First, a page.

• Intervention works by confronting the specific issues and encouraging the person to seek treatment.
  • CBT can help someone develop stronger self-control and more effective coping strategies.
  • Afterward, committing to change can look like working with a professional in identifying specific goals, coming up with a specific plan to create change, following through with that plan, and revising goals as necessary.
  • It causes a naturally occurring neurotransmitter called dopamine to increase its concentration in the brain.

When a person is addicted to cocaine, they may begin to use it with methods that produce a more intense effect—such as smoking or injecting the drug instead of snorting it. Sometimes an intense effect is achieved by using more powerful forms of the drug, such as crack, or using other drugs in addition to cocaine. The GABA agonist/glutamate antagonist topiramate has effects on both GABA neurotransmission and glutamate neurotransmission and therefore may be an effective anti-relapse medication.

Cocaine and other substance abuse disorders are complex, involving biological systems as well as myriad social, familial, and environmental factors. As with any disorder, treatment strategies need to assess the biological, social, emotional, and pharmacological aspects of the individual’s drug abuse. The short-term physiological effects of cocaine include constricted blood vessels, dilated pupils, and increased temperature, heart rate, and blood pressure. Large amounts of the stimulant (several hundred milligrams or more) intensify the user’s high, but may also lead to bizarre, erratic, or violent behavior.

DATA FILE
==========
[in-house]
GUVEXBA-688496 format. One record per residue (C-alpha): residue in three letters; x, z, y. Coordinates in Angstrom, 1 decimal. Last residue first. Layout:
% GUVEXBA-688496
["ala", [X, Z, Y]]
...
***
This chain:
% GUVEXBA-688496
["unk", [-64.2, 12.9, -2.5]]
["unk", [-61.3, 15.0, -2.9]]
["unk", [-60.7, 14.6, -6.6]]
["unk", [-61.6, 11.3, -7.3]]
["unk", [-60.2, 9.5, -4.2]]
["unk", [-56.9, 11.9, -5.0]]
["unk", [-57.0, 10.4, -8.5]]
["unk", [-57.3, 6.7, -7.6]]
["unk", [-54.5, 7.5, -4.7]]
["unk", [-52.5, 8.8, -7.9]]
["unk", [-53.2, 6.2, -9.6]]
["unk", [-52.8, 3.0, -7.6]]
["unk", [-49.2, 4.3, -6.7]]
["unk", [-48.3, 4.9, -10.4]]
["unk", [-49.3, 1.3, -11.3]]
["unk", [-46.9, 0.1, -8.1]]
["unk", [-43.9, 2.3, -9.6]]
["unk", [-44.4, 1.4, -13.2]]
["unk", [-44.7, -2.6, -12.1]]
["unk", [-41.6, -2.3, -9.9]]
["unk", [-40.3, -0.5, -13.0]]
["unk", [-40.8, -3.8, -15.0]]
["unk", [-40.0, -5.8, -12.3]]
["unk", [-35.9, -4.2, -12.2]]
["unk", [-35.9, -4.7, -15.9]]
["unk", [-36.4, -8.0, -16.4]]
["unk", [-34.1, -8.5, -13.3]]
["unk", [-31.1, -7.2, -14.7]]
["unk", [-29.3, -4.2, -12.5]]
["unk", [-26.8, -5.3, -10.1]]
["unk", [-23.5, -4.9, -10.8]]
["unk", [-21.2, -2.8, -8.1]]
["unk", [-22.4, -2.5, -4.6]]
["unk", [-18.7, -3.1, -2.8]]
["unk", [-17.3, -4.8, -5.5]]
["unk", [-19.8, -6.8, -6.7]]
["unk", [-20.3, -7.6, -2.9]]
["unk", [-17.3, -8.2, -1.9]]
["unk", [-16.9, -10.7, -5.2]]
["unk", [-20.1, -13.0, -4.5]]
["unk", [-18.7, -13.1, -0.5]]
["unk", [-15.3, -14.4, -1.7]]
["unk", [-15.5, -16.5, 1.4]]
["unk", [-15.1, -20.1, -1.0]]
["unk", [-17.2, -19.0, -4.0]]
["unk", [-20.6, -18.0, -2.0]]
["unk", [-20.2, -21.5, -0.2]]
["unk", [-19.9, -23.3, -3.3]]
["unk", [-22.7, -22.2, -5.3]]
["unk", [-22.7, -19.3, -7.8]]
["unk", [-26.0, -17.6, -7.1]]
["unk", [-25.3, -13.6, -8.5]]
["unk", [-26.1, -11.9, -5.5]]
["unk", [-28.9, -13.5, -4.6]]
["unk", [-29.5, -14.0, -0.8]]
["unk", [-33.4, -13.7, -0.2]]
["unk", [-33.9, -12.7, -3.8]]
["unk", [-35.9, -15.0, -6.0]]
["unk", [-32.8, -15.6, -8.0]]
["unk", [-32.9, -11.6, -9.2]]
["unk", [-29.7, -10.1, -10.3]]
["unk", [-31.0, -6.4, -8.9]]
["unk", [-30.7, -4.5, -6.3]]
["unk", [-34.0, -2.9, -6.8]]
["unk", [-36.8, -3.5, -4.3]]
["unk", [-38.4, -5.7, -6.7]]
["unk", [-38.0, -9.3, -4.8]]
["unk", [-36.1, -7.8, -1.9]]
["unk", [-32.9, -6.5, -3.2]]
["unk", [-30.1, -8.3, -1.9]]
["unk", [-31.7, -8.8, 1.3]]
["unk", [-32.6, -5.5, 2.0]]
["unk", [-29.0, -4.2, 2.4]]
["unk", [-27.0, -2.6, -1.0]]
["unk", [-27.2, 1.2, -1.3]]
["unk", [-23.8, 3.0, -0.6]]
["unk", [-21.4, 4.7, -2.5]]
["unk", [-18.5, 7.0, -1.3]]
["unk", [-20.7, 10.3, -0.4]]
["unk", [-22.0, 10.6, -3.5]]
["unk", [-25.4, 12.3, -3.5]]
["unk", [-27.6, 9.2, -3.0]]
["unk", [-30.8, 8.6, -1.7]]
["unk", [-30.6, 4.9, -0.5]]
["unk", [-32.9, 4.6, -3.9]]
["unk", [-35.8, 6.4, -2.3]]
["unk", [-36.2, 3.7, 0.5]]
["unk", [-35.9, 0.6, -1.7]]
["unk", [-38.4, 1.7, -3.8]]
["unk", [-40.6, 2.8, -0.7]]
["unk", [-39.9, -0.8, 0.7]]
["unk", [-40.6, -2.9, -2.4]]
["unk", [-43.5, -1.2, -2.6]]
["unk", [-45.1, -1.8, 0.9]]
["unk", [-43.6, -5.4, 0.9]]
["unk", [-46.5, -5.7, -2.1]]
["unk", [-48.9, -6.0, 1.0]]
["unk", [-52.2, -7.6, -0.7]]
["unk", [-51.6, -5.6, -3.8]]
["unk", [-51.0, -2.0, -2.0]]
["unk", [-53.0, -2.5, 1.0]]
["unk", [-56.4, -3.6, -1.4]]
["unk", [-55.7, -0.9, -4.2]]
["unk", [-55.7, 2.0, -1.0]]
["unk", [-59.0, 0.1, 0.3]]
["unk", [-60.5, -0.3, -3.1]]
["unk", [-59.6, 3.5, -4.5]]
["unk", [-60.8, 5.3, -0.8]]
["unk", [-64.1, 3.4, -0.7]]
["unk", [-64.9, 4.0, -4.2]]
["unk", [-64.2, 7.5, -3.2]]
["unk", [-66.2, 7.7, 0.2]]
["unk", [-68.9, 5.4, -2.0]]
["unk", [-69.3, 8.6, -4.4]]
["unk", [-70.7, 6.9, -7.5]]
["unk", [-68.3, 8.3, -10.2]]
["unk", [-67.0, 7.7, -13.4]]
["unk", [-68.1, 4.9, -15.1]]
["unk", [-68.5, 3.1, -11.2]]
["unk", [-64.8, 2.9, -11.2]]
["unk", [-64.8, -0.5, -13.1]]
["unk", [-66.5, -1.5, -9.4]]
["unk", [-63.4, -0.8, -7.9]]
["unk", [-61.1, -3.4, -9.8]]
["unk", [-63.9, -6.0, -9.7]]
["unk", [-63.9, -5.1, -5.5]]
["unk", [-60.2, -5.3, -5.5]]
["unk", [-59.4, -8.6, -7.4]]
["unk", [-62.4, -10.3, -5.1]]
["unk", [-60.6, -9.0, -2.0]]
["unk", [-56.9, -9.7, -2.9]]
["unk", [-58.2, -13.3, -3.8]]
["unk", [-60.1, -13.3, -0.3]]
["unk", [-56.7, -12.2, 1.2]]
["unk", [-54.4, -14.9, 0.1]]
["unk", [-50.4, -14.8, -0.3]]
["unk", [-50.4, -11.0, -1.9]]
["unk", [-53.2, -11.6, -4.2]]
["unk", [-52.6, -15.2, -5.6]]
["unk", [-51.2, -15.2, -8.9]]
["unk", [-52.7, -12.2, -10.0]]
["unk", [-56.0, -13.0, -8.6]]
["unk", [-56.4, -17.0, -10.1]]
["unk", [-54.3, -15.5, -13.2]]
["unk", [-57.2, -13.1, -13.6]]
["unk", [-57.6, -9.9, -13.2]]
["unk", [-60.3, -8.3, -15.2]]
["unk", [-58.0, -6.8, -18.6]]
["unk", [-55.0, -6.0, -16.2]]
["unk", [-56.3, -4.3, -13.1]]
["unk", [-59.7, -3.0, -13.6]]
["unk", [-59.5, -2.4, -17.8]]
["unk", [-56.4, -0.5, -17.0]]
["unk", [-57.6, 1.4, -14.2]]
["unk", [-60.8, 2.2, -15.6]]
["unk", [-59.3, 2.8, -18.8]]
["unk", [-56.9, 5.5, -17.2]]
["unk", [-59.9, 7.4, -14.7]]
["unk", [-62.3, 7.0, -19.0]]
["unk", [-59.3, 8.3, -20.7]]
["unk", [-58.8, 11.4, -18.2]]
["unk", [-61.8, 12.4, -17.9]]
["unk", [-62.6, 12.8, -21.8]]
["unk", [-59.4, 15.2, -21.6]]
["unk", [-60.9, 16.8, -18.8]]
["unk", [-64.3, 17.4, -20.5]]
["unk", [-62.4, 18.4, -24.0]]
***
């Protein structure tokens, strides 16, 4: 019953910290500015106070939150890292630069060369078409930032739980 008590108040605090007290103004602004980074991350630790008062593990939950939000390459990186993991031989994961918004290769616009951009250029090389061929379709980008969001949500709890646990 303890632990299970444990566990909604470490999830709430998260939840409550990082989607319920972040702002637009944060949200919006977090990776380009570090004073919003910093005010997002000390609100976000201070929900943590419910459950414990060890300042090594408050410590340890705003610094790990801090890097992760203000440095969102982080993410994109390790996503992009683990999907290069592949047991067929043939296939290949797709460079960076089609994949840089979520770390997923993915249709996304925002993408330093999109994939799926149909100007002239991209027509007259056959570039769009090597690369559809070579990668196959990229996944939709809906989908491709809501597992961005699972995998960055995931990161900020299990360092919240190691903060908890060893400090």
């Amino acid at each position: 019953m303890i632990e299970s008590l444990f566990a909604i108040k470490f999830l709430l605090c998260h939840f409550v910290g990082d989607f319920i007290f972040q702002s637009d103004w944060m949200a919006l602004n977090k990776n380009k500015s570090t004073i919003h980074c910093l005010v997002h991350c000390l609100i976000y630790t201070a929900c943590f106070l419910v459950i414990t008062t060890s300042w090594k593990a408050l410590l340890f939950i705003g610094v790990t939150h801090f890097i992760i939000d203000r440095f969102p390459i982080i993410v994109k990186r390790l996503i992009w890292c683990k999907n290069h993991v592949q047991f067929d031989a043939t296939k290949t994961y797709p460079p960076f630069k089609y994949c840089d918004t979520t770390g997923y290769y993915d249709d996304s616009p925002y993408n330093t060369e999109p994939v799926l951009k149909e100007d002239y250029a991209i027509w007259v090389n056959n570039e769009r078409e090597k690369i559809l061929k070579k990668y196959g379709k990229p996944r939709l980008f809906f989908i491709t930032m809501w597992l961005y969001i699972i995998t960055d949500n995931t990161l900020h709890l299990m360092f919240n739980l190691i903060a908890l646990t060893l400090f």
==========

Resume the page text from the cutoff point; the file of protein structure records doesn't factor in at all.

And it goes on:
cocaine addiction treatment

Over time, a person has to keep increasing their cocaine dose to achieve the same high. The substance also changes your brain chemistry and shrinks brain cells, creating dependence. Cognitive behavioral therapy (CBT) is a popular method for treating people with addictions. Cognitive behavioral therapists teach patients to recognize harmful thoughts about themselves – thoughts that might serve as triggers for a relapse – and situations where they might experience temptations to use Cocaine again. With this recognition, patients can develop coping strategies to banish relapse-oriented thoughts from their minds and avoid tempting situations.